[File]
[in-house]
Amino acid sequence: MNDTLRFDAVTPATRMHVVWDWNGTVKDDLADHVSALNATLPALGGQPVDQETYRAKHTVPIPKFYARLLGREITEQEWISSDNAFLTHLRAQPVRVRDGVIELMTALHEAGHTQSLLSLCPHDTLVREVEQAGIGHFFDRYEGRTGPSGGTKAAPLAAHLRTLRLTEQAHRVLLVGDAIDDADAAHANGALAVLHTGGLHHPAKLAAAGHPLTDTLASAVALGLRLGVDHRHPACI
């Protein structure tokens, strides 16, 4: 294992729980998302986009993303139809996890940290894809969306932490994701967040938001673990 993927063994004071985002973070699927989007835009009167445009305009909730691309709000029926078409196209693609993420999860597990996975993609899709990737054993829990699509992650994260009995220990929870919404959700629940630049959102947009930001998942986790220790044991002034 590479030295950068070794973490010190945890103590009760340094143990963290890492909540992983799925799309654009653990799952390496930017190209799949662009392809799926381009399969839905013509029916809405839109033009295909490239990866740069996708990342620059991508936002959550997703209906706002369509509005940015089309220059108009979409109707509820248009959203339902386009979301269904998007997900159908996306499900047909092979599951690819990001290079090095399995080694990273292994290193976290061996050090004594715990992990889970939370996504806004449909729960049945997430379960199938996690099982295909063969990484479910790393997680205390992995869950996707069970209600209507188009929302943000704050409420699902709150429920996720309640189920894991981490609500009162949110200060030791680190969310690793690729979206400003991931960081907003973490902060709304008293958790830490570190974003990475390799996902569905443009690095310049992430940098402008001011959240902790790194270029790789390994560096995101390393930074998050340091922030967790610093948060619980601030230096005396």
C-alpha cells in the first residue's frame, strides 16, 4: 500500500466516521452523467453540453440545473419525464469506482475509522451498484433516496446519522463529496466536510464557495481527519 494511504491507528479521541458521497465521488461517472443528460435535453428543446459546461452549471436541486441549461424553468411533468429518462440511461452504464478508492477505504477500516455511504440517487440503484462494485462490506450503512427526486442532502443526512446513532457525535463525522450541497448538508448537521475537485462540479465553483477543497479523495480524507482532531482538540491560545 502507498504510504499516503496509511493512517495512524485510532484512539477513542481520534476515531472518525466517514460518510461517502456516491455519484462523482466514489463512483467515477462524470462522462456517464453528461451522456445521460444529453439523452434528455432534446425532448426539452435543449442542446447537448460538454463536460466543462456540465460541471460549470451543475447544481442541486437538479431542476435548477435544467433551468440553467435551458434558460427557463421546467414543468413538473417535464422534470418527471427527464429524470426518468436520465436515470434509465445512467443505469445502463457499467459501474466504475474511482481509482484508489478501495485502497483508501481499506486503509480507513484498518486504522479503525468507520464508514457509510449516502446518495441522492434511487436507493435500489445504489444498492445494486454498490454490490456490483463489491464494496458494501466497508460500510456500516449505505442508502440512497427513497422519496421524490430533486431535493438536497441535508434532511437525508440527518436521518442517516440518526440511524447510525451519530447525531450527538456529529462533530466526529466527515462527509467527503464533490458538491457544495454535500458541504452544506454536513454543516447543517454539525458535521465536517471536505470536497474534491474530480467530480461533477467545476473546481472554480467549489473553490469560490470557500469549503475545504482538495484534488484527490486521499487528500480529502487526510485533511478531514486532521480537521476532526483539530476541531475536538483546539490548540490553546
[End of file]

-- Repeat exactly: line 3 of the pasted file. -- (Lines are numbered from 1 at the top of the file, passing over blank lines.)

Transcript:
């Protein structure tokens, strides 16, 4: 294992729980998302986009993303139809996890940290894809969306932490994701967040938001673990 993927063994004071985002973070699927989007835009009167445009305009909730691309709000029926078409196209693609993420999860597990996975993609899709990737054993829990699509992650994260009995220990929870919404959700629940630049959102947009930001998942986790220790044991002034 590479030295950068070794973490010190945890103590009760340094143990963290890492909540992983799925799309654009653990799952390496930017190209799949662009392809799926381009399969839905013509029916809405839109033009295909490239990866740069996708990342620059991508936002959550997703209906706002369509509005940015089309220059108009979409109707509820248009959203339902386009979301269904998007997900159908996306499900047909092979599951690819990001290079090095399995080694990273292994290193976290061996050090004594715990992990889970939370996504806004449909729960049945997430379960199938996690099982295909063969990484479910790393997680205390992995869950996707069970209600209507188009929302943000704050409420699902709150429920996720309640189920894991981490609500009162949110200060030791680190969310690793690729979206400003991931960081907003973490902060709304008293958790830490570190974003990475390799996902569905443009690095310049992430940098402008001011959240902790790194270029790789390994560096995101390393930074998050340091922030967790610093948060619980601030230096005396």